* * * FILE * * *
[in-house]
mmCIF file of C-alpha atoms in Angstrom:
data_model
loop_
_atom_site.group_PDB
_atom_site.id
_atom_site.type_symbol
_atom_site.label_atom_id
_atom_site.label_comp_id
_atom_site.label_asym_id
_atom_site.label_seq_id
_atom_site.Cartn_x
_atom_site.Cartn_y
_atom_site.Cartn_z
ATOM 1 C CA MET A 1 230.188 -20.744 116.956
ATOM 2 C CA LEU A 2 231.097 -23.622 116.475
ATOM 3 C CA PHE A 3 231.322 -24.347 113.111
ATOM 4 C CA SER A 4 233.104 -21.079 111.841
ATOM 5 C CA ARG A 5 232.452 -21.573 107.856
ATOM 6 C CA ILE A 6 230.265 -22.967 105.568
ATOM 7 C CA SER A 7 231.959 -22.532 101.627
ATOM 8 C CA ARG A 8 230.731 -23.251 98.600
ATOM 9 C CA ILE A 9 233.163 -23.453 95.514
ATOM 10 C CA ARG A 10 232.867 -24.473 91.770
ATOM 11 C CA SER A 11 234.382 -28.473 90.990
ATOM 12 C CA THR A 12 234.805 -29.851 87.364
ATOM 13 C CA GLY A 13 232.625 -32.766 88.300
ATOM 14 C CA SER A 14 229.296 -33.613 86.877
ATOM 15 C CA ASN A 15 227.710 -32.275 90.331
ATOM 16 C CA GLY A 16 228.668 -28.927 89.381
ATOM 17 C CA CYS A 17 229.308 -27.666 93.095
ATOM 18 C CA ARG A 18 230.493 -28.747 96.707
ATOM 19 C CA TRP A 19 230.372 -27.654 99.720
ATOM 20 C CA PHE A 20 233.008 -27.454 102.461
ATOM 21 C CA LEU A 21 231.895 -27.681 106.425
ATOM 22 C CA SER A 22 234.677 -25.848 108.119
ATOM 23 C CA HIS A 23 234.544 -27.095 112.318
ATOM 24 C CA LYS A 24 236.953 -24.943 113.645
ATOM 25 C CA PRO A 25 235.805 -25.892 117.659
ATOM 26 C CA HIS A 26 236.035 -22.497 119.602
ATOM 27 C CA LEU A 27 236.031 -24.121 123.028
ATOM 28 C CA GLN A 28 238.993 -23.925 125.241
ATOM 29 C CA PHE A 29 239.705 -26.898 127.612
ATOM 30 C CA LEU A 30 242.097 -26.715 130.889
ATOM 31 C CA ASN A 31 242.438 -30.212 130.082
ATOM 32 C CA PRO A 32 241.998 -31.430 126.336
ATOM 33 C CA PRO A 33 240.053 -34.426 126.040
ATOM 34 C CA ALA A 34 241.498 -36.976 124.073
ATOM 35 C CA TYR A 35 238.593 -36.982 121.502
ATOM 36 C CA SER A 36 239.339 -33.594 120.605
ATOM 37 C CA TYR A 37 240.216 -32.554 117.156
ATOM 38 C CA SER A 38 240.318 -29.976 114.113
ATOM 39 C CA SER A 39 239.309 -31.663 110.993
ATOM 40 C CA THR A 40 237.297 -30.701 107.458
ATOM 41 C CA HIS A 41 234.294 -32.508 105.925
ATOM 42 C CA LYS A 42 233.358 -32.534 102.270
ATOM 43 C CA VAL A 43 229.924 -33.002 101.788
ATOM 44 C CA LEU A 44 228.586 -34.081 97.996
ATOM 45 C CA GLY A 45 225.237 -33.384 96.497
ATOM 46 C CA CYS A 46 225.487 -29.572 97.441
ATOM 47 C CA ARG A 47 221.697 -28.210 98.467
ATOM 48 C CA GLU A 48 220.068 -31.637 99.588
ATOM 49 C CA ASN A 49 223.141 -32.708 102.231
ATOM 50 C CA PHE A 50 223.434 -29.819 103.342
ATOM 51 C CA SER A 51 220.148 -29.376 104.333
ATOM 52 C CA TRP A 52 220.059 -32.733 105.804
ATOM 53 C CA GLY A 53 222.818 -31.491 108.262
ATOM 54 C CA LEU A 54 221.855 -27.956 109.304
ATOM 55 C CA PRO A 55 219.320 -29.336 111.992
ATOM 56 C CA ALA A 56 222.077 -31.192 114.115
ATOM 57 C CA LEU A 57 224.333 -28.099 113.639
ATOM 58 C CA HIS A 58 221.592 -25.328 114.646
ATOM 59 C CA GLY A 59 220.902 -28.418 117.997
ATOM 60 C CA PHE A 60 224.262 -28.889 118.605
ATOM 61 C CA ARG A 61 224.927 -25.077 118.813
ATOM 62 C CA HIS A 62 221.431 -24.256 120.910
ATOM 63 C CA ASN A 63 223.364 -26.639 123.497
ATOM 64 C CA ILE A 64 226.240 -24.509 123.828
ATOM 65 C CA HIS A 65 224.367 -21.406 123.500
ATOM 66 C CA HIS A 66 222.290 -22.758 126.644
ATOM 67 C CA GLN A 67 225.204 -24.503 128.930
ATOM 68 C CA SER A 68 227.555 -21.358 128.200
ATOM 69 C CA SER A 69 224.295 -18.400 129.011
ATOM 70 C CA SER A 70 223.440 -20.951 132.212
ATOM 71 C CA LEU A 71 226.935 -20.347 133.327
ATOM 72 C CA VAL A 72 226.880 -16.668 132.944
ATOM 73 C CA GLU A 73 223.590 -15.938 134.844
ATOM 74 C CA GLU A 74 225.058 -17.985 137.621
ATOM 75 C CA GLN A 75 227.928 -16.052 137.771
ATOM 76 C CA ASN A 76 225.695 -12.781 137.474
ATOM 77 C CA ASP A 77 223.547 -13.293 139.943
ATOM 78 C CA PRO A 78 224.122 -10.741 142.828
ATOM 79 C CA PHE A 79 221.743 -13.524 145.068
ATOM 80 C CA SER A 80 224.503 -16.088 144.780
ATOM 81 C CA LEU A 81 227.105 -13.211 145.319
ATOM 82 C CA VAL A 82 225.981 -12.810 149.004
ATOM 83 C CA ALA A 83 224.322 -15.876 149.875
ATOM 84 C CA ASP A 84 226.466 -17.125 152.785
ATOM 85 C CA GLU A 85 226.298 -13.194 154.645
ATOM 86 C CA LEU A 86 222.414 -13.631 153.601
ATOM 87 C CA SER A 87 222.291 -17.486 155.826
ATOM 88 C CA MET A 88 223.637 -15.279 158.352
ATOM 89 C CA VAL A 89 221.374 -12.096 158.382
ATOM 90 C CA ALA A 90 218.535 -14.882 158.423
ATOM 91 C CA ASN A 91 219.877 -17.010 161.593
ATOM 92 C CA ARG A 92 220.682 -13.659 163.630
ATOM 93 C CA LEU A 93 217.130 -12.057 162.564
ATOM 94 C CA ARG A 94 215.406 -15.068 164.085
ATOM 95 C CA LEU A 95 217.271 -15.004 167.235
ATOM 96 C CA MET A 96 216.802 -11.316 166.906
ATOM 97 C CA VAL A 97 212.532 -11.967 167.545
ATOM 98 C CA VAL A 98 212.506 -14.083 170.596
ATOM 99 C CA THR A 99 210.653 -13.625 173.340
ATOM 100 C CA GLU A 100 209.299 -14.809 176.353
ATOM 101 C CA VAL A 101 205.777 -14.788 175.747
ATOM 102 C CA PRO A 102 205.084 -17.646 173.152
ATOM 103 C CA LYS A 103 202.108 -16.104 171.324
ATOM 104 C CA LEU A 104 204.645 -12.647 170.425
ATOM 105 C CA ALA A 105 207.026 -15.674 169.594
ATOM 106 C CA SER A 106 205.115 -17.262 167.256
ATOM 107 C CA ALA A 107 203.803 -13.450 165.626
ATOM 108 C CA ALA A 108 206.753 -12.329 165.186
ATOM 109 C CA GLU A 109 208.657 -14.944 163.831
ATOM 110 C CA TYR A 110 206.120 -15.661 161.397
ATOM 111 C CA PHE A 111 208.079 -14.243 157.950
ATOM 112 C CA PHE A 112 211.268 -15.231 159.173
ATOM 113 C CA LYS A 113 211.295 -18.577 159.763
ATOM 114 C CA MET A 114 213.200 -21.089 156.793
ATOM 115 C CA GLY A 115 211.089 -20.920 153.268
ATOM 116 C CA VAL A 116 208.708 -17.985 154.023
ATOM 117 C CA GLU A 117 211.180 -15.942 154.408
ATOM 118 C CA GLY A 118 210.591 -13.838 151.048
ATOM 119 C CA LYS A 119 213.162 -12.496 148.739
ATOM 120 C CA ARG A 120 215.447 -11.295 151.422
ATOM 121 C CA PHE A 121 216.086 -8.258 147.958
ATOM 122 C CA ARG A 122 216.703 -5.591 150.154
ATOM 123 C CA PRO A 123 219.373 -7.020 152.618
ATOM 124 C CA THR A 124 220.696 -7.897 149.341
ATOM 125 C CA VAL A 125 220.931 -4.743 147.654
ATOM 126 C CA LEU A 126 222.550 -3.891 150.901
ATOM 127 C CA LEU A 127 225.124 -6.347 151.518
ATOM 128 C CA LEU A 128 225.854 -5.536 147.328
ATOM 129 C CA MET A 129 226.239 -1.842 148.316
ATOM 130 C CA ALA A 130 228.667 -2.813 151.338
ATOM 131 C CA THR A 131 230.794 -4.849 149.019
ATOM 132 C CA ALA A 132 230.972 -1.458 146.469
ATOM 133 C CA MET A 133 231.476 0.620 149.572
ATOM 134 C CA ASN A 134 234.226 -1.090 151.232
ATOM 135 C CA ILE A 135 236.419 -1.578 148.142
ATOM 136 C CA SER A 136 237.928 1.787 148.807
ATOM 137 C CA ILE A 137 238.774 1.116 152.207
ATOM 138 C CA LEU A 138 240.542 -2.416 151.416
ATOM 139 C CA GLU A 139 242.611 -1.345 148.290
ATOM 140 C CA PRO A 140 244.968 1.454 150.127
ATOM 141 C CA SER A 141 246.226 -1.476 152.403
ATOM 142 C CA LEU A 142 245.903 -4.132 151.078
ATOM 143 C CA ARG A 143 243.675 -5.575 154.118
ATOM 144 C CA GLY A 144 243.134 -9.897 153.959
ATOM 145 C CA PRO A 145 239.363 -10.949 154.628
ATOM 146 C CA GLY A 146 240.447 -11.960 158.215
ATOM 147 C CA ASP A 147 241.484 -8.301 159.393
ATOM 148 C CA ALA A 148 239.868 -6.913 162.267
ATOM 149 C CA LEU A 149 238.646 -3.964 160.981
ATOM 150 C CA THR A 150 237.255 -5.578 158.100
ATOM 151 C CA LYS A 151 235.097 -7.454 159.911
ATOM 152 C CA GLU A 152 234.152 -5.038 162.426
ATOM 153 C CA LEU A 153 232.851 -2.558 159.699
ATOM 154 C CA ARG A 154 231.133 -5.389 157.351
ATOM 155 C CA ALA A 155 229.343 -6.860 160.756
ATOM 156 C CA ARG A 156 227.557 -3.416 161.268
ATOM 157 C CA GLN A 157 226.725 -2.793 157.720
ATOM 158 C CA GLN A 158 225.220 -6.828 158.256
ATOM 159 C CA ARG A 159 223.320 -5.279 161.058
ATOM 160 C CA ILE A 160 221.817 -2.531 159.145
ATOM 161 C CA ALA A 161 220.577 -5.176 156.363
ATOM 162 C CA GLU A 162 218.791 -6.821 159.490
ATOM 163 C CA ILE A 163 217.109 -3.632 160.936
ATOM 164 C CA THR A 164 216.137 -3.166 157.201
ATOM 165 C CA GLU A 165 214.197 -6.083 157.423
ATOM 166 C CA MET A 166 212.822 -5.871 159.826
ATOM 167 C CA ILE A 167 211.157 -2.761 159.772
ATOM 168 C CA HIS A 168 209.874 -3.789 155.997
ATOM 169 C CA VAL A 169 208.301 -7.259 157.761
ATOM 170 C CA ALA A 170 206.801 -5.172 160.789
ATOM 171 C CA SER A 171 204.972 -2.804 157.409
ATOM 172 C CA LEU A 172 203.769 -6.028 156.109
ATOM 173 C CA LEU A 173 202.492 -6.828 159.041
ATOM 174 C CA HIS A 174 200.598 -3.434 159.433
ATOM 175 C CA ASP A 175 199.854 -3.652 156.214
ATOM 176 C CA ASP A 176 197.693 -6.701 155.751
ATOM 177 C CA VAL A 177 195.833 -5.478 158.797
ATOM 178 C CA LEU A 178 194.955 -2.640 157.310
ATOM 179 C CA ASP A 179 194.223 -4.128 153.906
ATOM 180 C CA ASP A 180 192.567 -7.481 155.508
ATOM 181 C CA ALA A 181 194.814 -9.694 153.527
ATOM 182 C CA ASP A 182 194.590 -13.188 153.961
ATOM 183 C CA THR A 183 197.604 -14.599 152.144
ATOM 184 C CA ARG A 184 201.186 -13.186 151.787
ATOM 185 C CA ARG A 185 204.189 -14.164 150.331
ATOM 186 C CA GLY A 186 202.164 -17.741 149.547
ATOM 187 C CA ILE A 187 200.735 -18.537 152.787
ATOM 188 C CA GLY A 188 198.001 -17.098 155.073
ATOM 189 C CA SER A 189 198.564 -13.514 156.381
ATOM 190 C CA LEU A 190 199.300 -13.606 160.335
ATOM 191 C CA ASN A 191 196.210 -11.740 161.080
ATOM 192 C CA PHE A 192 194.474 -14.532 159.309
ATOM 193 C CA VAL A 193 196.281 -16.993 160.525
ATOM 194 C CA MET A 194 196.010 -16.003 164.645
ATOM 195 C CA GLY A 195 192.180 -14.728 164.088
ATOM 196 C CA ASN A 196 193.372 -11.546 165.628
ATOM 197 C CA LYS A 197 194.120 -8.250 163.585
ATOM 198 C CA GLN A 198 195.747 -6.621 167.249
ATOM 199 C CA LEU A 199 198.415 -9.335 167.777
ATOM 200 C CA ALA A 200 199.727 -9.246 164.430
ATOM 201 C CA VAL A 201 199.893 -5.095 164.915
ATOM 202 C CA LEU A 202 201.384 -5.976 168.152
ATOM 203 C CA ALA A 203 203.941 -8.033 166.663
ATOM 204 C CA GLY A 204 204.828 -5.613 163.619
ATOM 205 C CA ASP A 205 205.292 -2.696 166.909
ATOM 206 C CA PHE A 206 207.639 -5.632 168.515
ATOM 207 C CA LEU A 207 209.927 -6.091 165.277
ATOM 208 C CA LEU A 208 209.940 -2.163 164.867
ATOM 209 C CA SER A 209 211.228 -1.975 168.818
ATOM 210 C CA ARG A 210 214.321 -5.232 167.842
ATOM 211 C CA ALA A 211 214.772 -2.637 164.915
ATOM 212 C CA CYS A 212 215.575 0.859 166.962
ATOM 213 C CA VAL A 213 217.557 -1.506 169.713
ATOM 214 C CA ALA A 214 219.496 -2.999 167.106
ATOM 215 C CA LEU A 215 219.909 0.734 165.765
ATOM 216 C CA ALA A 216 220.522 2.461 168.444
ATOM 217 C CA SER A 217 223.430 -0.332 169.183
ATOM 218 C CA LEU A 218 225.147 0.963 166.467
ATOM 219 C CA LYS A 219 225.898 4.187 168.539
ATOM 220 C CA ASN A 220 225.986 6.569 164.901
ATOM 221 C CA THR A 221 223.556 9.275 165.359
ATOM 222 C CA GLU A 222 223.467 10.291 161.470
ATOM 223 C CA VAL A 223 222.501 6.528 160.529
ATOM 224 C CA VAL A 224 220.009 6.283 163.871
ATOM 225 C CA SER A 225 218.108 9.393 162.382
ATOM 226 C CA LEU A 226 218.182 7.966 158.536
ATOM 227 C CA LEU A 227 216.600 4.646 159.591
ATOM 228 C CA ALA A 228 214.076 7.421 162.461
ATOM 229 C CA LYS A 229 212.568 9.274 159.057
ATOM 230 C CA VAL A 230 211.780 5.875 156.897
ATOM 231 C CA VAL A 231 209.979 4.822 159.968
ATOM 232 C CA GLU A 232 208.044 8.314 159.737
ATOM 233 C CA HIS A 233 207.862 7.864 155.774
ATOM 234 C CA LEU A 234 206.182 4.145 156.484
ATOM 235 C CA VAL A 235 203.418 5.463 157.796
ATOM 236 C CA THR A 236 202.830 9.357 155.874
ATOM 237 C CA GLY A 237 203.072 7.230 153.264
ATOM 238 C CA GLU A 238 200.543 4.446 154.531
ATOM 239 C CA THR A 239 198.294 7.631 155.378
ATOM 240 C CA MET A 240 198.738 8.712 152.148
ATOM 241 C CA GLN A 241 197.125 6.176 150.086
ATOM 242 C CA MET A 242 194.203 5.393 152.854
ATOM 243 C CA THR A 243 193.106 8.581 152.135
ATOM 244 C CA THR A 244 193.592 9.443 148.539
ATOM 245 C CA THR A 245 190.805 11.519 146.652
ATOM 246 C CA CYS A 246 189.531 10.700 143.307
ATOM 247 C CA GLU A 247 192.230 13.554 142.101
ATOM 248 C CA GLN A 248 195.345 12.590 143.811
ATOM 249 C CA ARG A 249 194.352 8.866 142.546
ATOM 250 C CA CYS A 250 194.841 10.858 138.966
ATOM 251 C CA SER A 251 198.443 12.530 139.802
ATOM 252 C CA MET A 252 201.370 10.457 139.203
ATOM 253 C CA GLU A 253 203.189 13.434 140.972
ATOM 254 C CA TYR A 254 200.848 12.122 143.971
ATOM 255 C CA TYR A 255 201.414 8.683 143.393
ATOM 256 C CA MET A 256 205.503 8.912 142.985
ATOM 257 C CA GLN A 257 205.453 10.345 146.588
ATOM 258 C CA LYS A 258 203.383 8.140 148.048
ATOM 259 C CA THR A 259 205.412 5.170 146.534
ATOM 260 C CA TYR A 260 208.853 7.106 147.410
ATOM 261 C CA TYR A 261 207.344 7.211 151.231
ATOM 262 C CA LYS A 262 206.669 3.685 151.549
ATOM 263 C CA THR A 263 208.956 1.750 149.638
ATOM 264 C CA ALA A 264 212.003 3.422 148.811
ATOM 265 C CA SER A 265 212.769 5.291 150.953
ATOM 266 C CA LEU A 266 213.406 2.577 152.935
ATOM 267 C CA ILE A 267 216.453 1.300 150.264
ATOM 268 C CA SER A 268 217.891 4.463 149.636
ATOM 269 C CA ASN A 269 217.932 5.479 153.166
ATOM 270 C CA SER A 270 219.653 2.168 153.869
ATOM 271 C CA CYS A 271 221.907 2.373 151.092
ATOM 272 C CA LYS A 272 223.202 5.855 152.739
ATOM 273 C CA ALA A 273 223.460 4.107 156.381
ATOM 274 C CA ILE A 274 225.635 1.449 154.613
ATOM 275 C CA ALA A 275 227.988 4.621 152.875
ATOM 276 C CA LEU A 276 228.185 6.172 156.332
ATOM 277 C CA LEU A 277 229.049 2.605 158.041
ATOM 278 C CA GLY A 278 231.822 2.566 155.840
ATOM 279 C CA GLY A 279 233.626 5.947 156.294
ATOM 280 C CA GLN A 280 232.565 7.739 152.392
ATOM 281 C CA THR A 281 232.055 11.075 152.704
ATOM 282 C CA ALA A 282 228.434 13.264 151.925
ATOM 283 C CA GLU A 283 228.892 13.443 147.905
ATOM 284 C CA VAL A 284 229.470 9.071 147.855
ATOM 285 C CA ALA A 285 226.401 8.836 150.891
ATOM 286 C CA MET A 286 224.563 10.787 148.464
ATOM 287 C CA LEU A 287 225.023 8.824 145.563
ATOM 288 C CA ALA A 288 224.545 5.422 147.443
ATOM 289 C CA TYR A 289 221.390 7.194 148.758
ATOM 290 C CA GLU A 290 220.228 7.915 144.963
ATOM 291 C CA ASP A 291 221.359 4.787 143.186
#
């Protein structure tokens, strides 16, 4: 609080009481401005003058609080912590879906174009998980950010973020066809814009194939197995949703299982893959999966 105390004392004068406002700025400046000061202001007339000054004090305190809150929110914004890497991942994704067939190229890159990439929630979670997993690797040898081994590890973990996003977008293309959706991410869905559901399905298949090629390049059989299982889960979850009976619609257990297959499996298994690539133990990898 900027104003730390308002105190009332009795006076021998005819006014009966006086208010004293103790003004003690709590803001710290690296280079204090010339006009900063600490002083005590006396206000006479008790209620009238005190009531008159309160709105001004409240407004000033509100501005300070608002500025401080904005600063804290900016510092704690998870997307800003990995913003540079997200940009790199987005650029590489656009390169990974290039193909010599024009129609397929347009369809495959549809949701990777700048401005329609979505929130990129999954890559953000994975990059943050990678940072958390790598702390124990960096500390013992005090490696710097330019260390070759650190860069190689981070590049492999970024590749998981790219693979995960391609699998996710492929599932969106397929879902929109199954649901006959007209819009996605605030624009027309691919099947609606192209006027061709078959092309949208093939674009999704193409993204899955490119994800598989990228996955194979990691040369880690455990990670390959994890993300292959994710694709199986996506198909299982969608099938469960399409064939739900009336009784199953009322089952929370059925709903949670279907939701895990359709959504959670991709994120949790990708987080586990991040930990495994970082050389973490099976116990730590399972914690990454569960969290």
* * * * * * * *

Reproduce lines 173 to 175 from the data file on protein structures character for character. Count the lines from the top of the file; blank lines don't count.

ATOM 159 C CA ARG A 159 223.320 -5.279 161.058
ATOM 160 C CA ILE A 160 221.817 -2.531 159.145
ATOM 161 C CA ALA A 161 220.577 -5.176 156.363